Military and Judicial Affairs

               A reader’s perspective based on some November news.                     

Well, I guess the good news is that it’s not Thanksgiving weekend here in Canada (ours is in October) so this isn’t another blog about Thanksgiving (not that that’s a bad thing).

Erin’s blog last week celebrating and thanking veterans along with some of the readers’ comments had me thinking about my favourites in the military genre. I spent four years in the reserves here in Canada and have at least a basic knowledge of the military world and personnel so that probably colours my view somewhat. I would second her recommendations and highlight one novel that came up in the comments – E. J. Noyes’ Ask, Tell. Although I have no first hand knowledge of DADT the context and culture seemed realistically portrayed and the settings and scenarios so well written I felt like I was there with the characters. I, for one, am very much looking forward to the sequel Ask Me Again being released this month to catch up with Sabine and Rebecca.

The one novel that I always mention in discussions about this genre, or if someone is Whatever Gods May Be by [Hagin, Sophia Kell]looking for something gritty and “not really a romance” is Sophia Kell Hagin’s Whatever Gods May Be. This the first book of a trilogy focuses on young Jamie Gwynmorgan who enlists with the U.S, Marines to escape from her humble poverty stricken roots. I recall a reviewer describing it as a “girl’s journey to hell and back” and this is no exaggeration as much of the book is set within hostile territory. It is dark, disturbing and gritty. In fact, the entire series is well written and suspenseful with a touch of realism, romance and emotion. The main characters are strong, intelligent, self-sufficient women and each book moves along nicely. I highly recommend the whole series but admittedly my favourite is the first in the series.

The news about Justice Ruth Bader Ginsburg’s unfortunate fall last week and the fear felt across the community for both her health and legacy reminded me that I was yet to watch the CNN film ‘RBG’ and finally made the time to watch it. If you haven’t seen it, I highly recommend it – what an amazing woman. Here in Canada we have our own version of RBG, who was the well-respected female Chief Justice of the Supreme Court for over seventeen years. She recently retired and has turned her hand to writing suspense thrillers. I can’t comment on her debut novel, but I have read a few books with a judge (or wannabe) as the main character and I can say that both of them did a fine job drawing me into the judicial world.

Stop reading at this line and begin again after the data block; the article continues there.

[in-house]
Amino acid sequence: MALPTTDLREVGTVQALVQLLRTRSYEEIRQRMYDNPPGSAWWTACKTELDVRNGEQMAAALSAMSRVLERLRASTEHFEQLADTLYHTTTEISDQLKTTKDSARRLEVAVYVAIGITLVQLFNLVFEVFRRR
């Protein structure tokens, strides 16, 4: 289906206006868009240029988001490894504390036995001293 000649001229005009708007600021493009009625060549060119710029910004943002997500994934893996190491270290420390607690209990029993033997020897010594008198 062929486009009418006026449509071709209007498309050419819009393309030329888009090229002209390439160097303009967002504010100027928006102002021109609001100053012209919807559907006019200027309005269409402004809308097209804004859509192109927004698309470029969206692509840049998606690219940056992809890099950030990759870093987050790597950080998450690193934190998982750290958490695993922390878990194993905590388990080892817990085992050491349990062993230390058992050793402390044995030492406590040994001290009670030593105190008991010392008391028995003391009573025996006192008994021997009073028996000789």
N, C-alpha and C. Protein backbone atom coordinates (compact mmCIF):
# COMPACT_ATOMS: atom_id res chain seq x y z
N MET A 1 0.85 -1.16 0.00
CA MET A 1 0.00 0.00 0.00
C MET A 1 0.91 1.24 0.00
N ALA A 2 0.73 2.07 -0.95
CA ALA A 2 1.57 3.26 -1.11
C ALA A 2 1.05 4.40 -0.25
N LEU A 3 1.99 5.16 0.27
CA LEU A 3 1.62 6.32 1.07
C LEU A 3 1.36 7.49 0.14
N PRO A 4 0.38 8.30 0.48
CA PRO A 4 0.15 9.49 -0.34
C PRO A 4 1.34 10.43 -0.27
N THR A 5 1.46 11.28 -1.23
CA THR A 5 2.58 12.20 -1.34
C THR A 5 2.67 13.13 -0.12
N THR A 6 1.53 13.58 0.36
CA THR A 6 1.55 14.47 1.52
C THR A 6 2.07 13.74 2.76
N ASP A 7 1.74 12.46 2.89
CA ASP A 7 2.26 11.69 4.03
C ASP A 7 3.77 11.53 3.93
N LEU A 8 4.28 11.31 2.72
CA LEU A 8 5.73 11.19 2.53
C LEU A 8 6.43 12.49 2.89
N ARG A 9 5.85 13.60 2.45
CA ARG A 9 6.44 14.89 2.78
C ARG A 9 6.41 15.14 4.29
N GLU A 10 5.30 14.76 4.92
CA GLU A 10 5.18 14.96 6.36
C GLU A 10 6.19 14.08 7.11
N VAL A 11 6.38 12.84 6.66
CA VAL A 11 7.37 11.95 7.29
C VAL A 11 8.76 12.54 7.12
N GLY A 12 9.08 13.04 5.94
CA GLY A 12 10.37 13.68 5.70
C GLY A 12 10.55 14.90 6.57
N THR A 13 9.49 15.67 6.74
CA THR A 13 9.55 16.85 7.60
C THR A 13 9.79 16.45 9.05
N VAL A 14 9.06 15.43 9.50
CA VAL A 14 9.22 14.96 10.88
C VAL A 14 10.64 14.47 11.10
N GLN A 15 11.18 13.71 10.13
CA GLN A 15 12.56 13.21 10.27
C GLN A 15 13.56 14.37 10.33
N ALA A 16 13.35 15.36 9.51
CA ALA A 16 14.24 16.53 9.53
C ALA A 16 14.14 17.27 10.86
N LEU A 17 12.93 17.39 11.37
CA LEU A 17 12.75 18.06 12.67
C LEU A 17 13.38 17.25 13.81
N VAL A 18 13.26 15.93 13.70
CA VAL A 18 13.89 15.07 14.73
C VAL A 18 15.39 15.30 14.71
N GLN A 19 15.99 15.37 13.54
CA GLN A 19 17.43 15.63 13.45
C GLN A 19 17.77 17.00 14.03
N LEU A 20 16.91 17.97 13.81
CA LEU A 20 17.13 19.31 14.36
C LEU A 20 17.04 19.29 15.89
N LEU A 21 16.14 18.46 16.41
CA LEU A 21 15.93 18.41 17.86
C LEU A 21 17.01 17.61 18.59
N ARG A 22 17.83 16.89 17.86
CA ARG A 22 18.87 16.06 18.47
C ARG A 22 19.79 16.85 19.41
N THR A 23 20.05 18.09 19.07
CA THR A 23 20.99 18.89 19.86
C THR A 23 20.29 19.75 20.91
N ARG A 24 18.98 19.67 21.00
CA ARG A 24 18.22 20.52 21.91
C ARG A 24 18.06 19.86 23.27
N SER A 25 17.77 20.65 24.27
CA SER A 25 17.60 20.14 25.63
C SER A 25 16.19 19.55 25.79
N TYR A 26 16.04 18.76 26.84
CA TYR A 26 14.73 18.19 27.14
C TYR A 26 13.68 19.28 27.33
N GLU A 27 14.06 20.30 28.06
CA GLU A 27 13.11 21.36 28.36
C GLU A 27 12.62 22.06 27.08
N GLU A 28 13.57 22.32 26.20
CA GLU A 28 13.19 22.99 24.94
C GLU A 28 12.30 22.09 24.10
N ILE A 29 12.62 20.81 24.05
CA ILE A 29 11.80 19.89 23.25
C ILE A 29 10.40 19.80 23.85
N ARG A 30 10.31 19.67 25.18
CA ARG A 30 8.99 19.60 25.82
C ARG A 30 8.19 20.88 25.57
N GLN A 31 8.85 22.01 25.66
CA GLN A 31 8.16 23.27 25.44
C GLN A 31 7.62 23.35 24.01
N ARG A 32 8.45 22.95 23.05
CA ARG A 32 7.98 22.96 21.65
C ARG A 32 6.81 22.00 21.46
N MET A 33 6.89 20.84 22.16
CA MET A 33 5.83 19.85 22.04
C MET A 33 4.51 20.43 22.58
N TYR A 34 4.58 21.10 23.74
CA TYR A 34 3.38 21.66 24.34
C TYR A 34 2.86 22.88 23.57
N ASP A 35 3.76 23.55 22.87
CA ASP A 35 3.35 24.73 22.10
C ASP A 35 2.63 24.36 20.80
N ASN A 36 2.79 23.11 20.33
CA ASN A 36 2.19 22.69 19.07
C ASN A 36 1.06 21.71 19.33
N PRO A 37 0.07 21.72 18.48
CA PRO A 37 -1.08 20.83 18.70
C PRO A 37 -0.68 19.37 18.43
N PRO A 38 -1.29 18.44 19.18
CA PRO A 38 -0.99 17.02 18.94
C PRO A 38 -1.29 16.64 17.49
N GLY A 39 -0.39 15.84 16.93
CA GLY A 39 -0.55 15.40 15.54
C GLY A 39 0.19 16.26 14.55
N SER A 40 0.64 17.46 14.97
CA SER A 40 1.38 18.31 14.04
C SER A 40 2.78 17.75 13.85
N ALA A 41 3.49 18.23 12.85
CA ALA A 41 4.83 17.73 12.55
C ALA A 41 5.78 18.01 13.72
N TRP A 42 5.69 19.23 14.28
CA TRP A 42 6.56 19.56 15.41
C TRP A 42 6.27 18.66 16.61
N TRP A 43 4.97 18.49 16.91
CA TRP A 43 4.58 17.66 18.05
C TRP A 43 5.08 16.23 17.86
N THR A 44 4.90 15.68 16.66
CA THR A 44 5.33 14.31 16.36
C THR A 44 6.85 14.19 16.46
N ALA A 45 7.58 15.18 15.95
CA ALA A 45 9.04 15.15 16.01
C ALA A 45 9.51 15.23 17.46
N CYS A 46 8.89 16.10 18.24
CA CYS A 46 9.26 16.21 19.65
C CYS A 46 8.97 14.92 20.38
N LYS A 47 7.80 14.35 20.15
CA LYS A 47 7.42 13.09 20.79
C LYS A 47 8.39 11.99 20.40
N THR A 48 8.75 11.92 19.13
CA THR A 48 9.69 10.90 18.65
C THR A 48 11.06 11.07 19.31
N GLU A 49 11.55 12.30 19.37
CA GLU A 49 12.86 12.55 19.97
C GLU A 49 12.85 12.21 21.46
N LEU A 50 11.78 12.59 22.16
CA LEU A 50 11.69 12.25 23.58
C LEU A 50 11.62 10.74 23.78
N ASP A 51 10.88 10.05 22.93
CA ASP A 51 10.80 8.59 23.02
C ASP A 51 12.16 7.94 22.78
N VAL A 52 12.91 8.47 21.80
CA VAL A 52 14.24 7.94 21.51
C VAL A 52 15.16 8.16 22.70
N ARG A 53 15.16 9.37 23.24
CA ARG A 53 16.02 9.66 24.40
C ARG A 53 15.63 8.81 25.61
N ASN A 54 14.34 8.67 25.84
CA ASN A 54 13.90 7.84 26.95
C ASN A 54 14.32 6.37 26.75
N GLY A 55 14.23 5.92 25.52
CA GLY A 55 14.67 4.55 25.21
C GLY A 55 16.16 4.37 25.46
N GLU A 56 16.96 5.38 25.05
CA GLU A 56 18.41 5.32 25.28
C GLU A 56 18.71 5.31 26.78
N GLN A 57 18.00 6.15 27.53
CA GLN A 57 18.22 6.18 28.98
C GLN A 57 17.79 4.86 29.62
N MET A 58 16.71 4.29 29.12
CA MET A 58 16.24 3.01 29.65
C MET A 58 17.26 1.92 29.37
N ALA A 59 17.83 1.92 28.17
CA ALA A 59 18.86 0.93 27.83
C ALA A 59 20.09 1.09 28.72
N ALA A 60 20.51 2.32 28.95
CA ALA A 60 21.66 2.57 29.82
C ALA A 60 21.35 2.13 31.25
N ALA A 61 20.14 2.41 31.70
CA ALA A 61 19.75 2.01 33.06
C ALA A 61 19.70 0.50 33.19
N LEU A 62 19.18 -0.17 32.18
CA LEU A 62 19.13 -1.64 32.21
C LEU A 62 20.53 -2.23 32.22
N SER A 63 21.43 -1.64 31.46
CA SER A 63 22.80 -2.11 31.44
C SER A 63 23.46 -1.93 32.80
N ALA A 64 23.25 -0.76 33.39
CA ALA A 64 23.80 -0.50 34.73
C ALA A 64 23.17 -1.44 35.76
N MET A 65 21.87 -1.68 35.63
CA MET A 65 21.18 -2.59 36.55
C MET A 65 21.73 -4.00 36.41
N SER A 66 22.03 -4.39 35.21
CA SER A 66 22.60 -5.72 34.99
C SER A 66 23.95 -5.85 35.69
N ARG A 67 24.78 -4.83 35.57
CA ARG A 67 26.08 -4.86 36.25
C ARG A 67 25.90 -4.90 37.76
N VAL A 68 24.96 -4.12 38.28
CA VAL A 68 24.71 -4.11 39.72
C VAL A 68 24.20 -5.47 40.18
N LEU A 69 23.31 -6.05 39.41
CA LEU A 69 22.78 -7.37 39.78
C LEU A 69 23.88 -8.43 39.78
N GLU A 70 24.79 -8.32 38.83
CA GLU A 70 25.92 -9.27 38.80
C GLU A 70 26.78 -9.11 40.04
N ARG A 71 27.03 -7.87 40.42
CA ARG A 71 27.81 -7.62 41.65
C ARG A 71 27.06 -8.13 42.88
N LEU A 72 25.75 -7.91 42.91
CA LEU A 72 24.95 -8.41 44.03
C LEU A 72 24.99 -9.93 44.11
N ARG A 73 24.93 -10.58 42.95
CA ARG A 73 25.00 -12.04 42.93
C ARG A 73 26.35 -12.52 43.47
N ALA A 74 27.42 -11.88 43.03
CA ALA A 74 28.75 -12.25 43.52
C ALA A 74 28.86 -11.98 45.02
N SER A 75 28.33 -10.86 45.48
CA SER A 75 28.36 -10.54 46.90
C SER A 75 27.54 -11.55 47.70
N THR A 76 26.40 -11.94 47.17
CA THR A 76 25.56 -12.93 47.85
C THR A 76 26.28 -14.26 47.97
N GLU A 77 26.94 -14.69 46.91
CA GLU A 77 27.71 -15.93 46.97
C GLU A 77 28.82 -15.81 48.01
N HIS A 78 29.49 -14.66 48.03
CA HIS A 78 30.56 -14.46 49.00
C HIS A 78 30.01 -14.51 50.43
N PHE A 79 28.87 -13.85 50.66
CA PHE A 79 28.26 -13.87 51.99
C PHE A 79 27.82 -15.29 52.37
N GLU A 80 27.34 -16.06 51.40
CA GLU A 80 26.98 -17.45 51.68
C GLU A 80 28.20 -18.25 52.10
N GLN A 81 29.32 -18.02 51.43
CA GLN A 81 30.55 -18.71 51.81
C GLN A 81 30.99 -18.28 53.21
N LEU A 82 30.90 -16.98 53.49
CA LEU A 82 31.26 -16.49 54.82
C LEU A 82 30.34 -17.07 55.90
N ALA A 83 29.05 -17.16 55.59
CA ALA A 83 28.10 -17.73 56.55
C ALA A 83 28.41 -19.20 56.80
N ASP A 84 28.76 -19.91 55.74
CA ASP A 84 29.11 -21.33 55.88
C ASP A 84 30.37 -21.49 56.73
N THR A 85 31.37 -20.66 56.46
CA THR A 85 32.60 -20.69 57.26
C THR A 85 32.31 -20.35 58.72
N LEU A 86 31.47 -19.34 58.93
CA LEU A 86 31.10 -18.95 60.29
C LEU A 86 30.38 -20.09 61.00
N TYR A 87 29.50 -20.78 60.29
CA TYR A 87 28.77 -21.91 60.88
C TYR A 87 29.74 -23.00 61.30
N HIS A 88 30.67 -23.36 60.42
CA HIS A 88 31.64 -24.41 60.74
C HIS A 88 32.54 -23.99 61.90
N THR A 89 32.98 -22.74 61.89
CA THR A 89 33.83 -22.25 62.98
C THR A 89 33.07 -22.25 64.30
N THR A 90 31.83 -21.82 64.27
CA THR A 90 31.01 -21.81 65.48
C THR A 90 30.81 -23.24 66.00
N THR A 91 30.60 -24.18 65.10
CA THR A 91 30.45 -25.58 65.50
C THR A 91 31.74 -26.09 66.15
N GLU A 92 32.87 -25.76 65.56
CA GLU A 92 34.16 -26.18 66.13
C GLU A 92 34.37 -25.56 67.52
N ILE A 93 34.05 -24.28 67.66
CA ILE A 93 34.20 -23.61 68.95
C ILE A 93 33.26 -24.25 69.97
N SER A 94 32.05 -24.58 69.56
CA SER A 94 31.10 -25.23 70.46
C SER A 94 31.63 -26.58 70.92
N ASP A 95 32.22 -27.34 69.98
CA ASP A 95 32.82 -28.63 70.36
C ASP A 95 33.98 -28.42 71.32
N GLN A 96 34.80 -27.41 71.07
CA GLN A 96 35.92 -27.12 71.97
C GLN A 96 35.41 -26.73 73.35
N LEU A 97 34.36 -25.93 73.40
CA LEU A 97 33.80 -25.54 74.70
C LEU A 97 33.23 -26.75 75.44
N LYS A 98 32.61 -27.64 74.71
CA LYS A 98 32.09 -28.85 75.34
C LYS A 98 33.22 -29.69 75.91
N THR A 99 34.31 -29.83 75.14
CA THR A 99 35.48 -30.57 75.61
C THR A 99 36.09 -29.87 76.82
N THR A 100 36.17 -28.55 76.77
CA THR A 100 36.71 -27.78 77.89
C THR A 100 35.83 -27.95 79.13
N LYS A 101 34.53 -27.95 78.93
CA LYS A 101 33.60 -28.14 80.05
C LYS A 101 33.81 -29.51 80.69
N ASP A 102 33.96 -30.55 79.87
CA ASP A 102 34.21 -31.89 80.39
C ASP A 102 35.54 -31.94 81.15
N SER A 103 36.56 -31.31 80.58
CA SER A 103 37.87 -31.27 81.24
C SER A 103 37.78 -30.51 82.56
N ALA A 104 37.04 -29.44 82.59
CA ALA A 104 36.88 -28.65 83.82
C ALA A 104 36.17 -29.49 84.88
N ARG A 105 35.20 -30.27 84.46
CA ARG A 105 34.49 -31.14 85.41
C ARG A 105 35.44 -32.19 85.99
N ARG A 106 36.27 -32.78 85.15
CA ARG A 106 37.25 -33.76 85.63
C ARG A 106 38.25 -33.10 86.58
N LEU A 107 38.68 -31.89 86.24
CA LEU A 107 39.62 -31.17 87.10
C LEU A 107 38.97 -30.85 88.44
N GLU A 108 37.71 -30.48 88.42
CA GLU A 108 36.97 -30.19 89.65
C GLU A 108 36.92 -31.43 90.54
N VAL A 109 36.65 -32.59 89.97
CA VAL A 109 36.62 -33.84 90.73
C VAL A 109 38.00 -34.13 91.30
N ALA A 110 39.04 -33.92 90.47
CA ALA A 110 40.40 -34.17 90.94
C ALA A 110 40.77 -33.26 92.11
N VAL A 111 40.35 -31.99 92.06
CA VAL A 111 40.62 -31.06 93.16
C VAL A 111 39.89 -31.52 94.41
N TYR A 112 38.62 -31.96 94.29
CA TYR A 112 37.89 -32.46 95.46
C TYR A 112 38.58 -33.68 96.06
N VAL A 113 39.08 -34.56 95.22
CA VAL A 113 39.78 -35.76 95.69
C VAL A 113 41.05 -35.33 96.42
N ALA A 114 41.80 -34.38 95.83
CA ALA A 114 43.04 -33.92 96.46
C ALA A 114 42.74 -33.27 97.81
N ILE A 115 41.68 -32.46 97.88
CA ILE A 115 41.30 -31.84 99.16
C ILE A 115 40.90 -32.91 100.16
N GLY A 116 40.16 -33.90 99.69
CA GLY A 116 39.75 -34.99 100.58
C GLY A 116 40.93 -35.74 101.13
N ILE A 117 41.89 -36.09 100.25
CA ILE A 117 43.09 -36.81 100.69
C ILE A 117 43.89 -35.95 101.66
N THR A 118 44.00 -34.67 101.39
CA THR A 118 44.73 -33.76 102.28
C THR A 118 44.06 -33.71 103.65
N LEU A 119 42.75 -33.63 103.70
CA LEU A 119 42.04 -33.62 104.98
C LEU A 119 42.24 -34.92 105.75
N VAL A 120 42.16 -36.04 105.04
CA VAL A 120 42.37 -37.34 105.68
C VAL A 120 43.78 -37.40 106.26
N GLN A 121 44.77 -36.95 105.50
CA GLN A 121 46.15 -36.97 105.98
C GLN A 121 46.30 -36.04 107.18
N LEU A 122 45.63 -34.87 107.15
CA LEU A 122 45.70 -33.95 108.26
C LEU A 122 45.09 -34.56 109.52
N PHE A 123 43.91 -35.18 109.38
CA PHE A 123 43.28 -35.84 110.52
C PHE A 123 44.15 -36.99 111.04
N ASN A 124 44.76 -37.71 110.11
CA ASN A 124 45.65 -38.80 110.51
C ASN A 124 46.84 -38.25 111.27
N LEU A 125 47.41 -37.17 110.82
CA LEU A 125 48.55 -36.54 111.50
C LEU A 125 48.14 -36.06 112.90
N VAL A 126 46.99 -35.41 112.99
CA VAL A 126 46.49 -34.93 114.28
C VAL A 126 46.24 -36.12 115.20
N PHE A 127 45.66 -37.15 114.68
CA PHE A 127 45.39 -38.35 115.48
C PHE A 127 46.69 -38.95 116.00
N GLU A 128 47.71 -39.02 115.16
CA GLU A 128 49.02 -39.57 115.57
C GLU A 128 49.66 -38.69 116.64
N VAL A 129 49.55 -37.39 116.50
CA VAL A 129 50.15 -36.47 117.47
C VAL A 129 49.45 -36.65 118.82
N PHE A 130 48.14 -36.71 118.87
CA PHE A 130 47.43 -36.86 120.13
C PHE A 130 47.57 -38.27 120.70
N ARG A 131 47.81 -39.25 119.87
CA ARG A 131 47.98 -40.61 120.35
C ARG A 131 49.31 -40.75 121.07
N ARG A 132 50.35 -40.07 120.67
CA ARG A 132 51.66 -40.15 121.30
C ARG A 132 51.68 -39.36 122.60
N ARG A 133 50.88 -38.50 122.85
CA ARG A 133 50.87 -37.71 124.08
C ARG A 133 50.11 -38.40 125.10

Carsen Taite’s novels never fail to impress with her attention to detail and portrayal Courtship by [Taite, Carsen]of the legal environment in which she sets her books. Courtship is no exception and I loved the storyline – the female (and out) dean of a law school put forward for a short list for nomination to be the Chief Justice of the US Supreme Court, but really just one of those token options – just for show. That of course changes and we take quite the trip along with Addison Riley and Julia Scott to a very satisfying result. Much of the inner workings and events portrayed show up in current media headlines and events so realism isn’t in short supply. The dialogue was intelligent and witty, the characters both main and supporting were interesting and the romance subplot had just the right level of spice and angst for this reader. We even get to see how things are going for the characters in A More Perfect Union.

The other “judicial” novel that comes to mind is Barring Complications by Blythe Barring Complications (The Love and Law Series Book 1) by [Rippon, Blythe]
Rippon. In this novel the author deals with the battle for marriage equality up to the Supreme Court level and LGBTQ rights as a whole over the course of time the two
protagonists initially meet, fall in love, separate and come back together. She has written an amazing character driven political intrigue/suspense novel that had me totally engrossed and wanting more. And, fortunately we do get more in the sequel Benched.

I couldn’t think of many others that deal with the judicial world with the level of realism and detail that the two of these do, along with the underlying romantic subplot of course. If you know of any others please let me know. I’m always interested in adding others to my list of must-reads.



  1. I also thought the RBG documentary was fantastic—made with such love for both film making in general and the subject matter. And I loved your take on all these books. A very well written blog!

    Liked by 1 person

  2. Thanks for your kind words. I was surprised, although I probably shouldn’t have been that RBG couldn’t get a job with any legal firm in all of NYC in the 70’s. Although one could think that things happen for a reason and her fate was to advance gender equality within the legal framework of the U.S.


  3. I don’t have a TV so keep missing these kind of highlights for movies- especially if they are through a TV program. I need to find RBG so I can watch!
    Thanks for a great blog Danielle!!


Comments are closed.